‘Trading Spaces’: 8 Behind The Scenes Secrets

  
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The home renovation show on TLC known as Trading Spaces was a huge hit during the early 2000s. The reality program ran for eight season from 2000 to 20008 and was based directly off the BBC series Changing Rooms. This show laid the groundwork for many other reality home improvement shows and reality television in general. The success of Trading Spaces allowed for many spin-off series like Trading Spaces: Family, Trading Spaces: Boys vs. Girls, Trading Spaces: Home Free, and many more. The premise of the show was around two neighbors who swapped homes for 48 hours, each worked with a designer to redesign a room in each others home on a budget of only $1,000! One of the most intriguing parts of the show was that nothing was off limits — so there was a huge element of shock and surprise. It’s now been eight years since the show was on the air and although we miss it dearly. There’s are many more HGTV and home improvement shows that have stepped in to take it’s place, but Trading Spaces will always be the first of its kind! Here’s a look at 8 behind the scenes secrets from Trading Spaces!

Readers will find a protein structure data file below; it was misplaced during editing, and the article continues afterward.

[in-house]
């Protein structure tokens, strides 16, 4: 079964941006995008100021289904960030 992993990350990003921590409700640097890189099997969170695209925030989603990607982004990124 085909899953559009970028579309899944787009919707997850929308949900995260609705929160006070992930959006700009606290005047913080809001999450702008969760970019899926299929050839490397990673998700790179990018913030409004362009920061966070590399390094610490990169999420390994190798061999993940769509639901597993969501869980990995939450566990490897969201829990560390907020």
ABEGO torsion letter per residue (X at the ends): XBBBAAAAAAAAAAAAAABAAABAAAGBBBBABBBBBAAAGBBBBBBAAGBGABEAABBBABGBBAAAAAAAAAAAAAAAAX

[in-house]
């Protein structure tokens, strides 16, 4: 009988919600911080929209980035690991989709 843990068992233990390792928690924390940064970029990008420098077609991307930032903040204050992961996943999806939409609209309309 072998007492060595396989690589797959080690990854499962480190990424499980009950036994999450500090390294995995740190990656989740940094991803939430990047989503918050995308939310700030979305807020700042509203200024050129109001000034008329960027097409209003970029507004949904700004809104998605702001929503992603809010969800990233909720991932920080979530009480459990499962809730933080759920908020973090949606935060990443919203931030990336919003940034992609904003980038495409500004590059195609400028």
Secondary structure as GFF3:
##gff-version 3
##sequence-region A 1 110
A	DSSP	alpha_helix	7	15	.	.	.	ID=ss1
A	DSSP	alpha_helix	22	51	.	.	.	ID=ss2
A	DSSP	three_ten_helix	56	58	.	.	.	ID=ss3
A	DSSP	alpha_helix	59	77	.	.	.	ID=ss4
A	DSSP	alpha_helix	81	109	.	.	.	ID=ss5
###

8. Plans are Kept Top Secret

Susan Leaderman, a former contestant on Trading Spaces, said everything about what is happening in their home is kept top secret and the individuals are almost on house arrest to keep them from seeing what’s going on at their house. “I didn’t even know who my designer would be until the morning of filming. During the two-day makeover, I had to live at my neighbor’s house — and felt like I was under house arrest! I was completely banished from my home, and the show’s producers went to great lengths to make sure I didn’t see any projects being done. They hung sheets on the windows and other shielding mechanisms around our homes. In fact, when the producer from my home makeover went to my neighbors’, even the paint splotches on her clothing were covered with duct tape so I couldn’t see the colors being used.” All of this ensures that the reveal at the end of the show is genuine and not at all staged.

© TLC / Courtesy: Everett Collection

© TLC / Courtesy: Everett Collection

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7. Qualifications to be on the Show

An article in Good Housekeeping outlines what would cause an individual to be automatically disqualified from participating in the show and a lot of them have to do with accessible location. The first listed qualification is that their must be room on the property for a tractor trailer to park out front and there must also be space to set up “carpentry world” which requires room for construction and heavy-duty tools. Also, the two houses cannot be more than a two-minute walk from each other because the designers and film crew need to constantly shuttle back and forth. Lastly, one of the most important qualifications for being on the show is that a homeowner has to give up control of their home. They must allow designers to alter any household items like curtains, cabinets, flooring and furniture.

warrenproductions.com

warrenproductions.com

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